A couple of people I've spoken with in e-mail the last month asked about why I didn't have discussions here at MBB. The answer is two reasons: (1) I had it turned on for a two week trials and the signal to noise ratio was both as frustrating and putrid as a Ben Davis at-bat with the game on the line, (2) Thanks to the energetic and capable folk at MLB Center, I have a hosted place for people to talk Management By Baseball (link). A lot of people seem to nose around, few post, but the quality is very good. Case in point, the insight from Sandy Hemenway that launched this post.

Two weeks ago, I wrote on survivals, little shards of behavior or process that originally had good reasons for being that no longer had any value but that people followed because that's what you're supposed to do. That piece on survivals opened like this:

One of the most challenging human tendencies to overcome is also one of the most damaging to management success. That tendency is to rest on a presumption until it's outmoded, but act on it without questioning it.

You sneeze and an acquaintance or stranger says "Bless you" or "Gesundheit", a call-and-response devised centuries ago to prevent evil spirits (or the
batting stance of Craig Counsell) from inhabiting your body. The father of American Anthropology Alfred Kroeber named these autonomic, unexamined behaviors "survivals". Like the useless buttons on the end of suit jacket sleeves that clothing makers almost always add, these are things that are done, unquestioned, with motivation invisible to the actor. They just do it because they do it. And they like to repeat these guidelines as advice to newcomers, perpetuating the wierdness.

I posted the entry over at the MLB Forum area, and I got an insightful comment from Sandy Hemenway. It uses fantasy baseball as the underlying example, but his point about Self-Fulfilling Prophecies happens in real baseball as well, as I'll explore later. Sandy said:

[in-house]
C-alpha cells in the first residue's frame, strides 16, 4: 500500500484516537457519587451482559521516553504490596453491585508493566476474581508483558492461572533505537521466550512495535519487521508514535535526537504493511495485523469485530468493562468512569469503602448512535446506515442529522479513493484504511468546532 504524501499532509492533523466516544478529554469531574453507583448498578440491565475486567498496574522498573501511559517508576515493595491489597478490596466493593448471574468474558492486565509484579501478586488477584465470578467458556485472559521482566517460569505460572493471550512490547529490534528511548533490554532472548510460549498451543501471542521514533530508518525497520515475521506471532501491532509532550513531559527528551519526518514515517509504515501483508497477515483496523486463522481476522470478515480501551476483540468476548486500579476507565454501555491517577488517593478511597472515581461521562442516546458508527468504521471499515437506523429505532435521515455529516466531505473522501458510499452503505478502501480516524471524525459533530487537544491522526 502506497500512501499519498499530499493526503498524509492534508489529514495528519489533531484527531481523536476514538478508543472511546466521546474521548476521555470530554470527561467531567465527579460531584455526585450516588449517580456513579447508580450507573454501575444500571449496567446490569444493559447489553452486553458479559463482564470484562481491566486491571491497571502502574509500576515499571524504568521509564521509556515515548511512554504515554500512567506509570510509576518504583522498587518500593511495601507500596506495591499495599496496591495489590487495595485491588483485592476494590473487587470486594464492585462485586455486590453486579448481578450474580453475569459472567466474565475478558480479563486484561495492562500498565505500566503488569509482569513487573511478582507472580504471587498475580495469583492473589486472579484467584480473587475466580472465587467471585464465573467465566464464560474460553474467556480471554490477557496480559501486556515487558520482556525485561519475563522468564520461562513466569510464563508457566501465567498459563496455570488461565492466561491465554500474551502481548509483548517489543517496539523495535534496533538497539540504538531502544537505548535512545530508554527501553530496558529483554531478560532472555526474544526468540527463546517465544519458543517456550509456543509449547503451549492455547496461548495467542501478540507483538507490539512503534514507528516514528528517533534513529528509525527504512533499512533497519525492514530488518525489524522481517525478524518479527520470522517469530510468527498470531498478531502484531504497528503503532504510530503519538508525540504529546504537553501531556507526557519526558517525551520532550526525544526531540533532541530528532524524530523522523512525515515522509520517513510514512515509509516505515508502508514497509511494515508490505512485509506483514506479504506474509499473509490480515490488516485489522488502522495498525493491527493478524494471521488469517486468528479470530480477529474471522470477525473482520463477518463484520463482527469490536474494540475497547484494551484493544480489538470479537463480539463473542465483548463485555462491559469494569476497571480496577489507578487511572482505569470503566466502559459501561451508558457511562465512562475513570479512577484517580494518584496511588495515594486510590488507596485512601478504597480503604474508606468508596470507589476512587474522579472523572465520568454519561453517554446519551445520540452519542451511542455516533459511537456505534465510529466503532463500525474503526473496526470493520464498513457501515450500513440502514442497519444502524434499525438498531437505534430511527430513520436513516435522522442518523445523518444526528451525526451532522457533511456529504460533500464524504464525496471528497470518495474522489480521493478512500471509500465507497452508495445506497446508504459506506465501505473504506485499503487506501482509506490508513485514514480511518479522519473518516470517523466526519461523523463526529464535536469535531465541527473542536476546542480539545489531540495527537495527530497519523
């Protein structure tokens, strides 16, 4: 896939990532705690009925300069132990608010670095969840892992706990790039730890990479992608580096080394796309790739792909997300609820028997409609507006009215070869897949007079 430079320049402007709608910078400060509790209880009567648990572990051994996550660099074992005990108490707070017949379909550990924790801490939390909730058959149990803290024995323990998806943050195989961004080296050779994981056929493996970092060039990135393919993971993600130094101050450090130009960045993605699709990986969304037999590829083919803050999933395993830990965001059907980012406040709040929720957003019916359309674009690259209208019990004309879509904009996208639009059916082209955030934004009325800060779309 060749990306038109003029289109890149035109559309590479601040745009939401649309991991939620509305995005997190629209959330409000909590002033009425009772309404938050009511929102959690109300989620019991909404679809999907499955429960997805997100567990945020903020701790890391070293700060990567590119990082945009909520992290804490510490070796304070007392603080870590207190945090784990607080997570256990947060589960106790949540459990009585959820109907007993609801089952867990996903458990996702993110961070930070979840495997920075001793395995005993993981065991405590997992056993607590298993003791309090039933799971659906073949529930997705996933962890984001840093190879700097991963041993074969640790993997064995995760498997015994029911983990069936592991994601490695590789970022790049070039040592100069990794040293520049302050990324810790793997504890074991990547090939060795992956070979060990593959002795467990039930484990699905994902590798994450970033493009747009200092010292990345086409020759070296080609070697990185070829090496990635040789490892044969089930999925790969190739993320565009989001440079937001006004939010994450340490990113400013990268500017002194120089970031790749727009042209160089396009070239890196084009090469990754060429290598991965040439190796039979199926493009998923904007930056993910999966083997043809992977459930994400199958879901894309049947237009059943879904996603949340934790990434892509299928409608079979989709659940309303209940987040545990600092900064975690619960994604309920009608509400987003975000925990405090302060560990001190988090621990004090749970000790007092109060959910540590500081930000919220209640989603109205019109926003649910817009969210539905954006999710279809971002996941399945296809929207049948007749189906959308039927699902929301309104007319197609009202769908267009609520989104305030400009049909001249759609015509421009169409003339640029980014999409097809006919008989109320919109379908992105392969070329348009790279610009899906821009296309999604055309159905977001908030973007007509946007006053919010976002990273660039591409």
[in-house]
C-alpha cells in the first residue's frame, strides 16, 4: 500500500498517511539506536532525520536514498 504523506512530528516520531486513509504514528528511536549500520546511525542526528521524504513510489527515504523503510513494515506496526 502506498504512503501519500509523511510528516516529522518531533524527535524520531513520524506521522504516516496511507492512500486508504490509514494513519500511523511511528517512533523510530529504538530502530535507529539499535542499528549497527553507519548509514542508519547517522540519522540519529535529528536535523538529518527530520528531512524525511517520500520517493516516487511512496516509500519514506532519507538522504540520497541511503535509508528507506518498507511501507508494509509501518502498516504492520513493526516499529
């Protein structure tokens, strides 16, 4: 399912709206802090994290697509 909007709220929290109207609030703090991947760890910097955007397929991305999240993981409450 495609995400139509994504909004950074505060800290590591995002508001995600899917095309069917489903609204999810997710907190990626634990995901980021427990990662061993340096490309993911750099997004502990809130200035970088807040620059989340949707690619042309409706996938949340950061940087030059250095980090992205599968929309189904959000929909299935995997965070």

When I was just getting my feet in fantasy baseball, I jumped onto Sandbox, where Fantasy Point (rather than ROTO) is the entree served. While I fiddled around with the simple salary cap (hitters only) game, I read the Forums to try and glean tactics from those experienced before delving into an actual league with a draft. In doing so, the most oft-repeated mantra was "Pitching Wins!" This put me at a disadvantage heading into my first drafts, since my only experience was with the hitter-only salary cap game. I felt like I had a good grasp on the relative value of hitters, but was mostly flying blind in regards to pitchers.

So, when I drafted, I naturally went with my strength, and concentrated on hitters over pitchers. I EXPECTED to lose, and assumed my first year would just be a learning experience.

I won the league. Along the way I discovered the half-brother of the "survival" -- the self-fulfilling prophecy.

A side-effect I expect is common to many survivals is the SFP. In my above example, the reality was since EVERYONE believed "pitching wins", everyone drafted pitching hard and fast (especially in the early rounds). Since EVERYONE was doing it, the ultimate winner would (by default) claim, "see - I drafted pitching first, and I won my league". The fact that the 11 losers in the league did as well got more or less ignored.

Too often in business, I think MANY decisions end up becoming SFPs. You decide "X" is a solution -- if you succeed, you laud "X". If you fail, you look at the "unforeseen" circumstances that prevented "X" from behaving normally. It's a pity that more business leaders don't understand some basic Latin: